Having spent £1 billion revamping customers' shopping experience, Tesco would surely have hoped to see an increase in sales and improved market share. Unfortunately neither has materialised as yet, though it would be fair to highlight that they are only halfway through the proposed restructuring process.
One of the reasons that Tesco has failed to improve is the fact that its stores have a greater weighting towards non-core goods; the type of white label product that does not sell well when fiscal prudence is the norm. Online sales of groceries have improved, however, with a rise of 13% in the first half of the year.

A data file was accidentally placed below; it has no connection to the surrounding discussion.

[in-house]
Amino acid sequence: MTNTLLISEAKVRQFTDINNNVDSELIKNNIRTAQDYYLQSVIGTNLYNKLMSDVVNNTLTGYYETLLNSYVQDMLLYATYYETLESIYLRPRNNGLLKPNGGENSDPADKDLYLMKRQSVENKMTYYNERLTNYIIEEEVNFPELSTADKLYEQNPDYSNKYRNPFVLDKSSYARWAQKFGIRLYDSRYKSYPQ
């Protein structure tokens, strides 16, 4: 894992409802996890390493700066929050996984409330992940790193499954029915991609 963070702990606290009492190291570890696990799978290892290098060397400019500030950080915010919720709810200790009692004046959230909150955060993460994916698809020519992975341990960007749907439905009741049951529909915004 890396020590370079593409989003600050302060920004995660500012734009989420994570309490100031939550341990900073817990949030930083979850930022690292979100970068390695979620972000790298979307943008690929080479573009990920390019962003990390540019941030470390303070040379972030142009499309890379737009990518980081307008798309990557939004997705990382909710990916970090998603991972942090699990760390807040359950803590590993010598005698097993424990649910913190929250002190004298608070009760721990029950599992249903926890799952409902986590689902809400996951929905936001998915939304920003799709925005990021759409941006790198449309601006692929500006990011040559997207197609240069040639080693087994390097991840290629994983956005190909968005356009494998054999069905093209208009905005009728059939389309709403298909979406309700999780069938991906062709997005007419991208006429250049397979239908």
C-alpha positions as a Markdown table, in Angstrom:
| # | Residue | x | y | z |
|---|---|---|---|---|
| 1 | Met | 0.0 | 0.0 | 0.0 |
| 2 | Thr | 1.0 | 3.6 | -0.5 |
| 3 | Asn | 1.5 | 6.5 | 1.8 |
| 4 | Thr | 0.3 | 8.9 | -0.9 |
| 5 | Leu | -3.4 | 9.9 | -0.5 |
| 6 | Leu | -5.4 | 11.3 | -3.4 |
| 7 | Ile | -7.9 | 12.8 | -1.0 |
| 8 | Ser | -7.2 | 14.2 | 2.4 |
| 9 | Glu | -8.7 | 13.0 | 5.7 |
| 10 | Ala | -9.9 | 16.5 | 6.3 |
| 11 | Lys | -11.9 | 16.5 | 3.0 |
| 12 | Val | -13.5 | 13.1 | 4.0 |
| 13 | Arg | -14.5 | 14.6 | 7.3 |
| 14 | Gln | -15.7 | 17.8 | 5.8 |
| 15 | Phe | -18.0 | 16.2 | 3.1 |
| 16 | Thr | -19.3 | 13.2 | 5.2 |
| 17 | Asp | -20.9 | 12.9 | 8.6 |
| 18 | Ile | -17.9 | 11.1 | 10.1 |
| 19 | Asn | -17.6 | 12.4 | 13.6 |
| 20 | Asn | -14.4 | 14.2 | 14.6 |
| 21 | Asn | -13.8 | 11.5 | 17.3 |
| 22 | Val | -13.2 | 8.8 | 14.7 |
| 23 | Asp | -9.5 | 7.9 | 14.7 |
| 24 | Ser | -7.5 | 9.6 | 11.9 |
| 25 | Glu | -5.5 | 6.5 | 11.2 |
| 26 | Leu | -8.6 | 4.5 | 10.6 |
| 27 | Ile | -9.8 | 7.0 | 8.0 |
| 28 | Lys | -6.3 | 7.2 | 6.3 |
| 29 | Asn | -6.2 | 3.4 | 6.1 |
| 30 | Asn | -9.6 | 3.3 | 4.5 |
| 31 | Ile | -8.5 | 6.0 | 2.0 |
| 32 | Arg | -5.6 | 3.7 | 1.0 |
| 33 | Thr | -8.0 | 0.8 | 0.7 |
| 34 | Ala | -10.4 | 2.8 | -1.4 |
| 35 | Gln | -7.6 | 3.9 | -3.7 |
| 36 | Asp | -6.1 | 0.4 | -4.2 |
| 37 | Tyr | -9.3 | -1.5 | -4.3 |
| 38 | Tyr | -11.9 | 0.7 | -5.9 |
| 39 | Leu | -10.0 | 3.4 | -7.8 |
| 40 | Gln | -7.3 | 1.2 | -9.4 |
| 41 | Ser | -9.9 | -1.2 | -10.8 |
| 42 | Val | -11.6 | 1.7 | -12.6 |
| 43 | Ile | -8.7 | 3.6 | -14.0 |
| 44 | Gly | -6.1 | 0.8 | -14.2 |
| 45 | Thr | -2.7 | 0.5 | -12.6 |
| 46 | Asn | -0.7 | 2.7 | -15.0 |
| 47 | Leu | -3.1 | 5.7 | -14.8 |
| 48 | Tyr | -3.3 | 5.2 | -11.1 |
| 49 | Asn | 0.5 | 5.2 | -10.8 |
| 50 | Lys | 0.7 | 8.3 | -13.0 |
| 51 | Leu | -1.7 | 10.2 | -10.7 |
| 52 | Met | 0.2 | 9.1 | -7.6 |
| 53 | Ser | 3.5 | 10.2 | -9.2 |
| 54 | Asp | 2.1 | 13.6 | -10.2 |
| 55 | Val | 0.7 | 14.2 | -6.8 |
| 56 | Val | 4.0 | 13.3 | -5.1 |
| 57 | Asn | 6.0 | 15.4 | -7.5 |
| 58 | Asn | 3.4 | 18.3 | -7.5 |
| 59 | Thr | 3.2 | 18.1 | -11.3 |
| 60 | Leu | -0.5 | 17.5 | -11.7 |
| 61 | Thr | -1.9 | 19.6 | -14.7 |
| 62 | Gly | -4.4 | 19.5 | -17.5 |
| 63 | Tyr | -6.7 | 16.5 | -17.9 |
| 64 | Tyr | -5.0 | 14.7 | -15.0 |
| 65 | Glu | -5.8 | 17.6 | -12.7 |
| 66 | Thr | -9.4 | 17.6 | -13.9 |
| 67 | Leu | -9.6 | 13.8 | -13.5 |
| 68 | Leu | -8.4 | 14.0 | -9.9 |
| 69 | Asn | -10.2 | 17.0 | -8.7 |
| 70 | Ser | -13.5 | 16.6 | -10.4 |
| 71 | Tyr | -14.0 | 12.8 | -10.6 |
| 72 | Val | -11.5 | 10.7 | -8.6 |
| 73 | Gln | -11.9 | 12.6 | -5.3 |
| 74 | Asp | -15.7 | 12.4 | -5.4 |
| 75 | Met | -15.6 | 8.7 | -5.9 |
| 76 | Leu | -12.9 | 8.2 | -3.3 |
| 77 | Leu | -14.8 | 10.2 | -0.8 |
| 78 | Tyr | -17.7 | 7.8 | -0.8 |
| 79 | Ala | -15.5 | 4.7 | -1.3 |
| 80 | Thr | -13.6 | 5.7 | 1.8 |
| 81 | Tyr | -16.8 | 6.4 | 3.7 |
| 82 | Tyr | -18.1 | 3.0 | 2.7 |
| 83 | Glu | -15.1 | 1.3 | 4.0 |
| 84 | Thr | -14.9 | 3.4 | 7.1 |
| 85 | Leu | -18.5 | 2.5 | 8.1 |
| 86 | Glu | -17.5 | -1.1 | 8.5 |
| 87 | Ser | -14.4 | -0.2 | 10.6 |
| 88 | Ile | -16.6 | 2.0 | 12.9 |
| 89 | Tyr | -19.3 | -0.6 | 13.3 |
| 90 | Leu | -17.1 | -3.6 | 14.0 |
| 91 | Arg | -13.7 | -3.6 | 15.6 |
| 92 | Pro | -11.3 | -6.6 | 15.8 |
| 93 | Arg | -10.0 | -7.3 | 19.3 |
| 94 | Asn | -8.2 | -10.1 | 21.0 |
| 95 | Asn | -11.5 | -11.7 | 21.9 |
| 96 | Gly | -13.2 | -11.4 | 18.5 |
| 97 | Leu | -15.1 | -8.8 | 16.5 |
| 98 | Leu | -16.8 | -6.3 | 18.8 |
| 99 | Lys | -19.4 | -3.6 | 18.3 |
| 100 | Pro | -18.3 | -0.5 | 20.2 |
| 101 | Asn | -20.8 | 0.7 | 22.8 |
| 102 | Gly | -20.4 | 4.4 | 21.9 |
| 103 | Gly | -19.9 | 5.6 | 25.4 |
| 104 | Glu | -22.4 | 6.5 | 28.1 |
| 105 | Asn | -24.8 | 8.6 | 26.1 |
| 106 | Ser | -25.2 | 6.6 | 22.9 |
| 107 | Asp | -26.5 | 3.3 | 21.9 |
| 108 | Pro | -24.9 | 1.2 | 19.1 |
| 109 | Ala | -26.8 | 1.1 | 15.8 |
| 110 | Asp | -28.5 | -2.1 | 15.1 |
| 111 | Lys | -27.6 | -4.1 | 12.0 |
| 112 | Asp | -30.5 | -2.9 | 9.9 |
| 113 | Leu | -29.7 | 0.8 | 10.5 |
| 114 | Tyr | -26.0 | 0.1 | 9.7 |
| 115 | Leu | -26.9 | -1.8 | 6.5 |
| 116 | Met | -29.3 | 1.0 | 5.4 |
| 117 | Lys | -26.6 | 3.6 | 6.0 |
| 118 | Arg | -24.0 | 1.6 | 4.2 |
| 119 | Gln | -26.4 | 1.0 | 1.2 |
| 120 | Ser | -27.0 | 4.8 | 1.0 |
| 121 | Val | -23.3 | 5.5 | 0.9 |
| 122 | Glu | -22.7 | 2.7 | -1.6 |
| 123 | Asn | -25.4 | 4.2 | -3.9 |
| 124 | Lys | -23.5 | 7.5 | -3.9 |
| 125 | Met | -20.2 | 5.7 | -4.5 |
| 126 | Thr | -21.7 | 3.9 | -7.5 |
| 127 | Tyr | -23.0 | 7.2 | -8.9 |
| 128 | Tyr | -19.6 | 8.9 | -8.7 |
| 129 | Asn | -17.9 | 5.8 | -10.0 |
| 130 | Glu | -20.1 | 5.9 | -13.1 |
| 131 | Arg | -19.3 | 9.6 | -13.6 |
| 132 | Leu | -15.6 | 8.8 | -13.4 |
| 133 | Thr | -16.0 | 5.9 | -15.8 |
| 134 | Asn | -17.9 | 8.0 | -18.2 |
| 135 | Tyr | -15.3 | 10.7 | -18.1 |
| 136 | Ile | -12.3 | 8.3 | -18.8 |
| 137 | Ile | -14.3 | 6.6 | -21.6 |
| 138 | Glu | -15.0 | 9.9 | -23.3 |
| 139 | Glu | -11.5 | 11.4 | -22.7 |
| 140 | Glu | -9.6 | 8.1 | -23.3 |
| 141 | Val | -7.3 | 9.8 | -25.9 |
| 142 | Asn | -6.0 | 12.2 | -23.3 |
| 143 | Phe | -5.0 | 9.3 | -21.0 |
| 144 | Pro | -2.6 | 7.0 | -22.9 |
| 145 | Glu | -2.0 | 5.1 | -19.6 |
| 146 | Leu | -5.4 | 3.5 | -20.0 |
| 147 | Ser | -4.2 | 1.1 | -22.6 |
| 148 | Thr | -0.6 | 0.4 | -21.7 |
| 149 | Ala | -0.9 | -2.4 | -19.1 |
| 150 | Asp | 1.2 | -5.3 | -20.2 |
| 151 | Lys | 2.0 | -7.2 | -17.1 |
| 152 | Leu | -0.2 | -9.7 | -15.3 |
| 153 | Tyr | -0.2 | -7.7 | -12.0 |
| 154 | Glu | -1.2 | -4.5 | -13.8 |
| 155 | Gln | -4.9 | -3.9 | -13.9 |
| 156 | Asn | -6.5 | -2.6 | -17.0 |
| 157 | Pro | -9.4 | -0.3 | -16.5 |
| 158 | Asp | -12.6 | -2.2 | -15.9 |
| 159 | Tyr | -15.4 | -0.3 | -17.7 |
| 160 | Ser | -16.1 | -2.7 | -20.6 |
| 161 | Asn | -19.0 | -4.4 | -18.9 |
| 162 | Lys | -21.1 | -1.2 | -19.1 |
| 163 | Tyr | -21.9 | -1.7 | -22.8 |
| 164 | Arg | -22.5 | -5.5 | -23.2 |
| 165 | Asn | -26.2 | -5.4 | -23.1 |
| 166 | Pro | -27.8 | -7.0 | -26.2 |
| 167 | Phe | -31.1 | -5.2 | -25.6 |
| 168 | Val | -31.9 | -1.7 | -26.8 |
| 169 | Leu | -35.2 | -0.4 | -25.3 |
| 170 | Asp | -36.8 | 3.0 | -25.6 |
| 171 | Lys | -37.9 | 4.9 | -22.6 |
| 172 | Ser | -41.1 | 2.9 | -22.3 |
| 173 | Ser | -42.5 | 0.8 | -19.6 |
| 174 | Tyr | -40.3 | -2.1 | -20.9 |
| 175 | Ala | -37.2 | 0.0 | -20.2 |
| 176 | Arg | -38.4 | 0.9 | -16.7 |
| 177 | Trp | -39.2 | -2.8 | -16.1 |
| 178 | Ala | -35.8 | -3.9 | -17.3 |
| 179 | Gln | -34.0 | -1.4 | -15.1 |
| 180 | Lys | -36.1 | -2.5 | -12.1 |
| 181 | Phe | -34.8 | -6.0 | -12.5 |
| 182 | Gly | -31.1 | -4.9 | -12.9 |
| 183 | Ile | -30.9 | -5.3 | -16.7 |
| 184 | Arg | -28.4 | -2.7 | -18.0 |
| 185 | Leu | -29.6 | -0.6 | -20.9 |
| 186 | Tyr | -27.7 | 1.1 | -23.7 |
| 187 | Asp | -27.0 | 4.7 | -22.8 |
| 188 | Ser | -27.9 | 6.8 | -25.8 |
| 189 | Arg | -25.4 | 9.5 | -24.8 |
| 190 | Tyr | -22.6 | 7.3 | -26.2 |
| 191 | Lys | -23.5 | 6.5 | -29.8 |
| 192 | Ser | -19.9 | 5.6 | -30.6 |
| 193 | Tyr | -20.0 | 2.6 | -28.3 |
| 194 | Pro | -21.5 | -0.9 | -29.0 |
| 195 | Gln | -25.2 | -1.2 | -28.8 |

Tesco's largest exposure is to the UK market, but it is the poor performance of its European outlets that will be the biggest cause for concern. Sales dropped by 68% in the first half of 2013, driven lower by poor performances in Ireland, Turkey and Poland.
Asia has also been a recent area of focus for the supermarket giant. Following the lessons learned from the company's failed efforts to charm the US market, it has decided to form a partnership with the largest food retailer in China. Tesco’s 20% stake should see it gain profitability at a quicker pace, with an improved return on investment.
Although recent figures have not been particularly strong, it is a little premature to be calling the demise of Tesco just yet.